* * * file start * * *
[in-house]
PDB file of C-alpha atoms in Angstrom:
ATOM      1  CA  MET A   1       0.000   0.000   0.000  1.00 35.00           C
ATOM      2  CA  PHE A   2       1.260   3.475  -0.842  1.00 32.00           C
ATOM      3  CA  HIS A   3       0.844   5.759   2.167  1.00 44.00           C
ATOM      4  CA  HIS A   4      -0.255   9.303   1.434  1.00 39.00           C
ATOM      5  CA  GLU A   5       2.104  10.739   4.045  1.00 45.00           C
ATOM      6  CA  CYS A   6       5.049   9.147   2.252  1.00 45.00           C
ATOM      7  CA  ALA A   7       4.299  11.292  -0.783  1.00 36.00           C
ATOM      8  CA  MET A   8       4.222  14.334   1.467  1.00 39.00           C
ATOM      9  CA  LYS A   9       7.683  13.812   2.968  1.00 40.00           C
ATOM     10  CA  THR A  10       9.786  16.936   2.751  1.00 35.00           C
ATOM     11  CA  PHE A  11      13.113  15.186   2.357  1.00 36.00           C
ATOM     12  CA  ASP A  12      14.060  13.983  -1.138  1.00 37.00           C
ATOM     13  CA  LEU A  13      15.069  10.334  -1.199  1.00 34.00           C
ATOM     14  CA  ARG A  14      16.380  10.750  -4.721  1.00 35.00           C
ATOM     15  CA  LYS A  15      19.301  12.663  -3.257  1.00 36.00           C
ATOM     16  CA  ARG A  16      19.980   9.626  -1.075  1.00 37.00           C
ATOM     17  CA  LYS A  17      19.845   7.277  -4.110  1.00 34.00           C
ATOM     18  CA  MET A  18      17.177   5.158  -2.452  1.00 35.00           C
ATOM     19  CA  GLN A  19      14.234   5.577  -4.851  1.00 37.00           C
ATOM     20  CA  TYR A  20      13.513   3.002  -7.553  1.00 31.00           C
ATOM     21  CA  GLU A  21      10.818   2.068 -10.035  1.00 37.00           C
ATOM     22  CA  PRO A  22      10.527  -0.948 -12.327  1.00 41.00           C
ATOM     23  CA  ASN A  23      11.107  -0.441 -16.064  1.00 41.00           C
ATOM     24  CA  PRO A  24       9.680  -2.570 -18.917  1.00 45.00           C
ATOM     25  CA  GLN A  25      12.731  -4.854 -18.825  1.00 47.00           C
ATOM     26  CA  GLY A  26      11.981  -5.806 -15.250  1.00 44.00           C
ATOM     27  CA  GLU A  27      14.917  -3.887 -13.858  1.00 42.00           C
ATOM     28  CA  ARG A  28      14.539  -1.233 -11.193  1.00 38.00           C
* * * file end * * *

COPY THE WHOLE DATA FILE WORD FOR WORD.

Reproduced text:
[in-house]
PDB file of C-alpha atoms in Angstrom:
ATOM      1  CA  MET A   1       0.000   0.000   0.000  1.00 35.00           C
ATOM      2  CA  PHE A   2       1.260   3.475  -0.842  1.00 32.00           C
ATOM      3  CA  HIS A   3       0.844   5.759   2.167  1.00 44.00           C
ATOM      4  CA  HIS A   4      -0.255   9.303   1.434  1.00 39.00           C
ATOM      5  CA  GLU A   5       2.104  10.739   4.045  1.00 45.00           C
ATOM      6  CA  CYS A   6       5.049   9.147   2.252  1.00 45.00           C
ATOM      7  CA  ALA A   7       4.299  11.292  -0.783  1.00 36.00           C
ATOM      8  CA  MET A   8       4.222  14.334   1.467  1.00 39.00           C
ATOM      9  CA  LYS A   9       7.683  13.812   2.968  1.00 40.00           C
ATOM     10  CA  THR A  10       9.786  16.936   2.751  1.00 35.00           C
ATOM     11  CA  PHE A  11      13.113  15.186   2.357  1.00 36.00           C
ATOM     12  CA  ASP A  12      14.060  13.983  -1.138  1.00 37.00           C
ATOM     13  CA  LEU A  13      15.069  10.334  -1.199  1.00 34.00           C
ATOM     14  CA  ARG A  14      16.380  10.750  -4.721  1.00 35.00           C
ATOM     15  CA  LYS A  15      19.301  12.663  -3.257  1.00 36.00           C
ATOM     16  CA  ARG A  16      19.980   9.626  -1.075  1.00 37.00           C
ATOM     17  CA  LYS A  17      19.845   7.277  -4.110  1.00 34.00           C
ATOM     18  CA  MET A  18      17.177   5.158  -2.452  1.00 35.00           C
ATOM     19  CA  GLN A  19      14.234   5.577  -4.851  1.00 37.00           C
ATOM     20  CA  TYR A  20      13.513   3.002  -7.553  1.00 31.00           C
ATOM     21  CA  GLU A  21      10.818   2.068 -10.035  1.00 37.00           C
ATOM     22  CA  PRO A  22      10.527  -0.948 -12.327  1.00 41.00           C
ATOM     23  CA  ASN A  23      11.107  -0.441 -16.064  1.00 41.00           C
ATOM     24  CA  PRO A  24       9.680  -2.570 -18.917  1.00 45.00           C
ATOM     25  CA  GLN A  25      12.731  -4.854 -18.825  1.00 47.00           C
ATOM     26  CA  GLY A  26      11.981  -5.806 -15.250  1.00 44.00           C
ATOM     27  CA  GLU A  27      14.917  -3.887 -13.858  1.00 42.00           C
ATOM     28  CA  ARG A  28      14.539  -1.233 -11.193  1.00 38.00           C